Digital evidence can breathe life back into the criminal justice system and cut backlog, believes one of Scotland’s top police officers

According to figures released earlier this year, there were almost 50,000 criminal cases caught in a backlog as the Scottish justice system struggled to cope with the impact of Covid.

The government released emergency funds of about £50m to help the courts manage crippling delays to trials, which a parliament committee warned could reach ten years.

One of the other measures taken last month by the Scottish Government to try and ease the burden was the £20m digital evidence sharing capability (DESC) programme. The project, involving the Scottish Courts & Tribunals Service, Police Scotland, the Crown Office and the Scottish Government, is seeking a digital solution to the production of evidence in trials.

In existence prior to the pandemic, DESC was meant to solve the problem of officers ferrying evidence to courts, or trying to collect it in a way that was easily shared across the system. Chief Superintendent Matt Richards, who leads the digitally-enabled policing programme at Police Scotland, said the project has the potential to start dramatically reducing delays.

“We think something like DESC can breathe life back into the criminal justice system,” he says. “And I think if it works to its full capacity and potential, then I think we will see that five-year [delay] drop down
to four, three, two, as the system comes online.

“But it’s critical that every part of that system, whether it’s the Scottish Courts service, or the Procurator Fiscal service, has to step up and accept our digital requirements in that system.

“Also critical to that is the funding from the Scottish Government because none of this will work without the appropriate investment.”

Richards says DESC, which has been awarded to Axon Public Safety UK, will be an “end-to-end solution”, enabling officers to take information from a crime scene, victim, witness or suspect, and share it with appropriate colleagues and services.

When it comes to sharing the crime report with the Procurator Fiscal, it will allow the prosecuting authority to go back quickly to the force to demand “productions” (exhibits) in a trial.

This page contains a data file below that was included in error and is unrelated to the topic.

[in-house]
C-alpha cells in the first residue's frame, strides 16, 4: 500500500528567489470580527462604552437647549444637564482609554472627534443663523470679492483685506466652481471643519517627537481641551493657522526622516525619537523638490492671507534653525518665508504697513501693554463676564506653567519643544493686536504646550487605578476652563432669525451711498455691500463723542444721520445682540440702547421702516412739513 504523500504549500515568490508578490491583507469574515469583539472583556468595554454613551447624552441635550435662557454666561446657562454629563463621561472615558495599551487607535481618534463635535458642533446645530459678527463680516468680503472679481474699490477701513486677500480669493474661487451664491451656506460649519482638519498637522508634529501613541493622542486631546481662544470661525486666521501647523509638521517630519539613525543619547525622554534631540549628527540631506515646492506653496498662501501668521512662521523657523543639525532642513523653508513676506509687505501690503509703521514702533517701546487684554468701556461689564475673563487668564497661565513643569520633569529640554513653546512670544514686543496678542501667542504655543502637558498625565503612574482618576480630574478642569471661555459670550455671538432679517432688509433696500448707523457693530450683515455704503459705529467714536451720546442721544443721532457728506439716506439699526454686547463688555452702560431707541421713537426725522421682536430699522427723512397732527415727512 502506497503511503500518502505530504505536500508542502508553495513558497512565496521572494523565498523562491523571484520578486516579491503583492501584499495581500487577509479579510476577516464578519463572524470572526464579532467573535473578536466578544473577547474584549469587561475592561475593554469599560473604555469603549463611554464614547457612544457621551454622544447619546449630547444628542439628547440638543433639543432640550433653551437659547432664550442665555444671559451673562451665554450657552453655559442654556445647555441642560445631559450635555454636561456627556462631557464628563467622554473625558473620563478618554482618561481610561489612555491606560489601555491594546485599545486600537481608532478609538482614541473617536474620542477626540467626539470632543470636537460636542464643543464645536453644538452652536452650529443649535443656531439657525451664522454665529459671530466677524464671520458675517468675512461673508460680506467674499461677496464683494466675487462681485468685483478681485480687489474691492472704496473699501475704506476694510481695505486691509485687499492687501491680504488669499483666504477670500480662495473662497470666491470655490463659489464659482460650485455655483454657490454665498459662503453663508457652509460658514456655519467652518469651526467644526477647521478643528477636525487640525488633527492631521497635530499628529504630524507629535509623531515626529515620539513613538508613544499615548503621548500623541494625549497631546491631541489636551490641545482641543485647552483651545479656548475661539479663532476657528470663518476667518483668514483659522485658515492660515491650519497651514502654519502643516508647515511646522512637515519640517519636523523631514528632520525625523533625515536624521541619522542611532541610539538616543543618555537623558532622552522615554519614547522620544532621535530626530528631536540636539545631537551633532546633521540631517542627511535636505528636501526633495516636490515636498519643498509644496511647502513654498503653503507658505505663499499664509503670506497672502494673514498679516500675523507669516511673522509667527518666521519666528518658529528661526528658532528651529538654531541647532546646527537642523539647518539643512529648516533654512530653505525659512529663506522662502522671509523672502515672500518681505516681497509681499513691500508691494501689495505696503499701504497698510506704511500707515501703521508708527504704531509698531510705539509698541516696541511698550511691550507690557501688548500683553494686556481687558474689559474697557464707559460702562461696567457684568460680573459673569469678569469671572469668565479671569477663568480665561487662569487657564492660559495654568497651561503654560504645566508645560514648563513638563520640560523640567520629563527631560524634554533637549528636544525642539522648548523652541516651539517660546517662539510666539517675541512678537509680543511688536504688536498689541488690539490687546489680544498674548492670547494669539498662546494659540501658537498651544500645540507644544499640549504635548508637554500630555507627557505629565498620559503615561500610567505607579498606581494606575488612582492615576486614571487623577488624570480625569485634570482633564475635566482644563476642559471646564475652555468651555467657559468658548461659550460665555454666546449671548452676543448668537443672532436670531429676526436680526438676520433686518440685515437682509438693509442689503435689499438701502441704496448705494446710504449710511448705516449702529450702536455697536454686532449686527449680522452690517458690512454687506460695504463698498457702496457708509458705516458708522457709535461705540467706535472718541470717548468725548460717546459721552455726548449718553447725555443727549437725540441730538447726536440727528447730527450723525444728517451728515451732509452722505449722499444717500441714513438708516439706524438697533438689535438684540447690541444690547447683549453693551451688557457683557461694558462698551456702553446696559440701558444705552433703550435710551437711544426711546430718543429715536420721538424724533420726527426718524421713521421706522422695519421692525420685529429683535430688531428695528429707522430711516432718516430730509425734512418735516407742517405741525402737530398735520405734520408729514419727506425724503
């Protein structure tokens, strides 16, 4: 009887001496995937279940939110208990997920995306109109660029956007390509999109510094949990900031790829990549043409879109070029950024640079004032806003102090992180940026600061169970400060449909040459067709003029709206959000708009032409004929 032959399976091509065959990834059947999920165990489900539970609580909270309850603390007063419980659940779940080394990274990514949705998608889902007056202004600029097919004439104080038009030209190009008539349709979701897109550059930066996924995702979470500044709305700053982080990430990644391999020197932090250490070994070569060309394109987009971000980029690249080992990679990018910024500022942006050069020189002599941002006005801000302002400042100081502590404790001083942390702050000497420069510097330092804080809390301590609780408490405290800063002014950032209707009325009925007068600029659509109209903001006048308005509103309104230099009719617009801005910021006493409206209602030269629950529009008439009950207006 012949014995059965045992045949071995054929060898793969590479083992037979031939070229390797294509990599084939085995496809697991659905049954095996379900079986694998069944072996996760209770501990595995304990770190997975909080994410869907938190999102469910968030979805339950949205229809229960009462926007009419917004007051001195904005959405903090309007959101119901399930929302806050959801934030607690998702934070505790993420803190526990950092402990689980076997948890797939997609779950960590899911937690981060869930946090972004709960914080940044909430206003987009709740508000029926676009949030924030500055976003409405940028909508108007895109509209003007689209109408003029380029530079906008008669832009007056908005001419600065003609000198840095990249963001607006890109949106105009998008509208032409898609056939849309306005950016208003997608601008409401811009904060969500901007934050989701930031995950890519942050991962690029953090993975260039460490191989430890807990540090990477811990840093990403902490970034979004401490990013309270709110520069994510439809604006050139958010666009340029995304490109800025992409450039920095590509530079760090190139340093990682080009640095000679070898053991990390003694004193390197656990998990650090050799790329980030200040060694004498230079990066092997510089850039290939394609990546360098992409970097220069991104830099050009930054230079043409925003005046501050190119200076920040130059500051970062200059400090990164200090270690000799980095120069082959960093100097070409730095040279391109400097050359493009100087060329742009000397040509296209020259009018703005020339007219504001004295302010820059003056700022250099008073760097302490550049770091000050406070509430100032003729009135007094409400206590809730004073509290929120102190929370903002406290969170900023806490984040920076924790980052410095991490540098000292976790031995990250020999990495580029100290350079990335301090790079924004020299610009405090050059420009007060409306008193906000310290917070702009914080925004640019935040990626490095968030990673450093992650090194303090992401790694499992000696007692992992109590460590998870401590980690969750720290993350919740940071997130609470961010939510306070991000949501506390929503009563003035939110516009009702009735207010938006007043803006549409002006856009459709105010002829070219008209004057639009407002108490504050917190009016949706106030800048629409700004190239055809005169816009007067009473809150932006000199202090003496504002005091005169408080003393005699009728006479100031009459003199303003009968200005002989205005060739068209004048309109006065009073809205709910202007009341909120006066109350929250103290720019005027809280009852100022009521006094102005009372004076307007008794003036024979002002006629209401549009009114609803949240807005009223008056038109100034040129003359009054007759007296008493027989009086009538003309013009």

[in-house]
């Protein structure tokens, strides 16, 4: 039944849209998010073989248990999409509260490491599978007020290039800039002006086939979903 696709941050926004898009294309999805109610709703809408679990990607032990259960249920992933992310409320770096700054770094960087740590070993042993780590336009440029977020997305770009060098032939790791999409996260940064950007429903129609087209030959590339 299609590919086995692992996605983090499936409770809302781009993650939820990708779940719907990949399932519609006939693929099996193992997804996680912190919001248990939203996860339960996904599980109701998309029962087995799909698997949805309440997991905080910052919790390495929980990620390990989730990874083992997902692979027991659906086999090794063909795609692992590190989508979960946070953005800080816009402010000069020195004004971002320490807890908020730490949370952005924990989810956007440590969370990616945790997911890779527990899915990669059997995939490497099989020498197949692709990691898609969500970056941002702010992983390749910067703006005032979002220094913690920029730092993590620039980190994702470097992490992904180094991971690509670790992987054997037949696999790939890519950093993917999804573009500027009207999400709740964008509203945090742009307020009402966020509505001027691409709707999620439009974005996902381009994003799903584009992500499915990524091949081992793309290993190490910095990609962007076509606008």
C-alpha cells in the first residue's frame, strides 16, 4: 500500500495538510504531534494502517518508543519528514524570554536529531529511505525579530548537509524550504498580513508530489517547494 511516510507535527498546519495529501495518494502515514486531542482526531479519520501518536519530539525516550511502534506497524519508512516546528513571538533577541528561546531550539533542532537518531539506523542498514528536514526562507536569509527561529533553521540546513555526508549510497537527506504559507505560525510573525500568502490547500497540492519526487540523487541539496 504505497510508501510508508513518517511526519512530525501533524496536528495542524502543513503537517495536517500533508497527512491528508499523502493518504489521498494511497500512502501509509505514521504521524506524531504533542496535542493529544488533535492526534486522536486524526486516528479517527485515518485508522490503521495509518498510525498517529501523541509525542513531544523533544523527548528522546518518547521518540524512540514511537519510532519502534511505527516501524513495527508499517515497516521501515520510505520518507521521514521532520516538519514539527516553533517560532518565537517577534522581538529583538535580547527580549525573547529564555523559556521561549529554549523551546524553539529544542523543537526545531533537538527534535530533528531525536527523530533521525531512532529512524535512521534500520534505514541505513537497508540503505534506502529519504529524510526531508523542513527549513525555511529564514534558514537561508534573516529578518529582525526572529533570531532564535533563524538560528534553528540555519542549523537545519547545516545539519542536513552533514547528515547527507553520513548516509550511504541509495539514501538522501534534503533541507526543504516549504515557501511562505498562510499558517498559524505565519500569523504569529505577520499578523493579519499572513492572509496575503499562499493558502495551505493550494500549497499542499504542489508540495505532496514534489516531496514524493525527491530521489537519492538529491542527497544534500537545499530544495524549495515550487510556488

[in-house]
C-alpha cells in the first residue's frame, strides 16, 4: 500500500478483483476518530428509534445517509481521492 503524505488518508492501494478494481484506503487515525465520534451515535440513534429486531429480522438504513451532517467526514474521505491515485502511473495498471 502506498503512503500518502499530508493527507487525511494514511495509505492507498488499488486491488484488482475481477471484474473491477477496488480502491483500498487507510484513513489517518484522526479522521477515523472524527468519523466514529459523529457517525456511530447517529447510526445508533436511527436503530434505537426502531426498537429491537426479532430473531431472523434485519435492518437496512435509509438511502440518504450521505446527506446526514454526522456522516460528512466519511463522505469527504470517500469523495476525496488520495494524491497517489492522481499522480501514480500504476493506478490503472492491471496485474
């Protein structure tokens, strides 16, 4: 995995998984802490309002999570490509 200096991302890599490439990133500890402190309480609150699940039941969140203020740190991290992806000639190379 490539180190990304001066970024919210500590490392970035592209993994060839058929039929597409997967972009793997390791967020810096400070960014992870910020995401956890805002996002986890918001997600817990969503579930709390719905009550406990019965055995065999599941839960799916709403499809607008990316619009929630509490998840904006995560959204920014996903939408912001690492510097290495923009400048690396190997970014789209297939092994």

Richards says if the force’s 17,234 officers get body-worn video, which is another demand of government, since armed officers were given permission to use it at Cop26, then that will also speed up charging decisions and early guilty pleas.

“If they had the benefit for instance of body-worn video, which is also part of DESC, they can actually see a person is guilty of a crime and basically recommend to the defence lawyers that’s this is going
to court and you’re going to lose.

“So, we’re seeing almost a 20 to 25 per cent increase in guilty pleas as well, which again reduces
demand and creates a greater focus on the victims. It also means the victims can exit the system cleaner
and quicker as well,” says Richards.

The case for body-worn video has been held up by parliamentary scrutiny, with former MSP, John Finnie (an ex-officer himself) regarded by some as “holding the force’s feet to the fire”, says Richards, over its wish to use technology more in frontline policing.

Richards insists the process, which involved numerous evidence sessions at Holyrood, was important
for the “legitimacy” of Police Scotland.

However, now that the political case had been made for body-worn video at Cop26, it is important that the scheme is expanded from the 500-plus armed officers equipped with it at the Glasgow climate event.

He said: “We just feel that we are a long way behind the rest of the UK in terms of body-worn video
and it will be such a driver for DESC overall and will increase those efficiencies and also the main thing for me is public and officer safety.”

He adds: “Having it at Cop26 was a wonderful boon for us and allowed us to go ahead and push on; and what that’s done has dared our officers to hope that they would be getting body-worn video.

“When officers came up from England and Wales during Cop26 they saw the equipment being used by their colleagues and realised that we are lacking that support.”